In addition to using strong, fast and flexible sparring attacks and counter-attacks, dominant sparring experts also know when to use these techniques. They work on the tactics & strategy of sparring and look to exploit the weaknesses of their opponents.
Sparring Strategy & Tactics
Move offline (off the center line to your opponent) in order to catch your opponent off balance or out of position. You will be able to strike a target (i.e. side) that your opponent will find difficult to defend or throw an effective counter attack.
Use fakes or feints in order to throw your opponent off balance or to tense up.
Change your stances (i.e. from an open to a closed stance). Watch your opponent to see which is his weakest or least "comfortable" stance and pattern your attacks accordingly. Or catch him in between stances as he reacts to your stance changes.
Attack when an opponent is off balance. Don't hesitate if he stumbles, tires, etc. Of course, don't fall for his feints.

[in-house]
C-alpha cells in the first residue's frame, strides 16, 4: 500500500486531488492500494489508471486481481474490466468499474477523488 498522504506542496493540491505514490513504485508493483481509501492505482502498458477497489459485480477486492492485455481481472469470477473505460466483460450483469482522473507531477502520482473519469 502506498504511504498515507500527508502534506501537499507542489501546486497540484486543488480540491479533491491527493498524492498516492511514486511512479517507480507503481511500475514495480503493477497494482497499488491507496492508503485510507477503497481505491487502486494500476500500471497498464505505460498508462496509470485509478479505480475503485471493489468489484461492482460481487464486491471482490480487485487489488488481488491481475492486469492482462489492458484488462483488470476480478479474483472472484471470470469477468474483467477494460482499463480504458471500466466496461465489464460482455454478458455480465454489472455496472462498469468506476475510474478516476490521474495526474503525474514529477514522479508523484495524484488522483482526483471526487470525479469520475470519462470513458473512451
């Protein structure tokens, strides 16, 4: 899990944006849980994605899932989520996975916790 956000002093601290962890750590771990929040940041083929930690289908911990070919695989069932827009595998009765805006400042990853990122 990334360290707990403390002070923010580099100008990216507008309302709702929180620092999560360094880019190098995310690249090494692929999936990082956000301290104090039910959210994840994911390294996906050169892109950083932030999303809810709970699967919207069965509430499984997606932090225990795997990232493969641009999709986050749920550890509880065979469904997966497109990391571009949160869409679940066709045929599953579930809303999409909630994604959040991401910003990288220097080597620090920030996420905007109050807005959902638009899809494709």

Study your opponent and learn his favorite types of attacks (i.e. roundhouse kick to the head). Then work on how to use this to your advantage and throw the appropriate counter attack.
Use multiple techniques. If one fails, you should be quickly throwing a different attack before your opponent can prepare and defend himself. Don't keep throwing the same kick.
According to Turtle Press, "Counterattacking has a better chance of scoring than attacking for advanced competitors", "Beginning and intermediate competitors are most likely to score with single direct attacks" and "In a close match, an attacking fighter is more likely to win that a counterattacking fighter unless the counterattacker can score a knockout".
Telegraphs are your opponents sub-conscious pre-movements that betray what he/she intends to do. A shift of the leg, an alteration of his/her weight distribution, or even where he/she looks can tell you what your opponent intends to do. The art of seeing and interpreting these movements is called telegraph reading.
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